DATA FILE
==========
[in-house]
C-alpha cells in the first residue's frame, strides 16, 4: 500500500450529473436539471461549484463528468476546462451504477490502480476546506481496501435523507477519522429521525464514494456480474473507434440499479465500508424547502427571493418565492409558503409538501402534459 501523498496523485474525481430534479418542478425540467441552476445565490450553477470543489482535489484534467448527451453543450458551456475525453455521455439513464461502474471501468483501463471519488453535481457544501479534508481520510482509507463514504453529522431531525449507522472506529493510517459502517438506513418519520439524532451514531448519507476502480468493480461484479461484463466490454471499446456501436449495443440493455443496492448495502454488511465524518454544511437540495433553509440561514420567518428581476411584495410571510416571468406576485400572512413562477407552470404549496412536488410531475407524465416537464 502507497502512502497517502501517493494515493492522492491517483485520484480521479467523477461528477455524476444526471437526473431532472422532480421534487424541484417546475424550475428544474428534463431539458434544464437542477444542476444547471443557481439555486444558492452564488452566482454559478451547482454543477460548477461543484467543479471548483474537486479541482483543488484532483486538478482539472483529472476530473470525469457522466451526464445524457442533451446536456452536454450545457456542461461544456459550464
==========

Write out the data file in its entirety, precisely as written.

[in-house]
C-alpha cells in the first residue's frame, strides 16, 4: 500500500450529473436539471461549484463528468476546462451504477490502480476546506481496501435523507477519522429521525464514494456480474473507434440499479465500508424547502427571493418565492409558503409538501402534459 501523498496523485474525481430534479418542478425540467441552476445565490450553477470543489482535489484534467448527451453543450458551456475525453455521455439513464461502474471501468483501463471519488453535481457544501479534508481520510482509507463514504453529522431531525449507522472506529493510517459502517438506513418519520439524532451514531448519507476502480468493480461484479461484463466490454471499446456501436449495443440493455443496492448495502454488511465524518454544511437540495433553509440561514420567518428581476411584495410571510416571468406576485400572512413562477407552470404549496412536488410531475407524465416537464 502507497502512502497517502501517493494515493492522492491517483485520484480521479467523477461528477455524476444526471437526473431532472422532480421534487424541484417546475424550475428544474428534463431539458434544464437542477444542476444547471443557481439555486444558492452564488452566482454559478451547482454543477460548477461543484467543479471548483474537486479541482483543488484532483486538478482539472483529472476530473470525469457522466451526464445524457442533451446536456452536454450545457456542461461544456459550464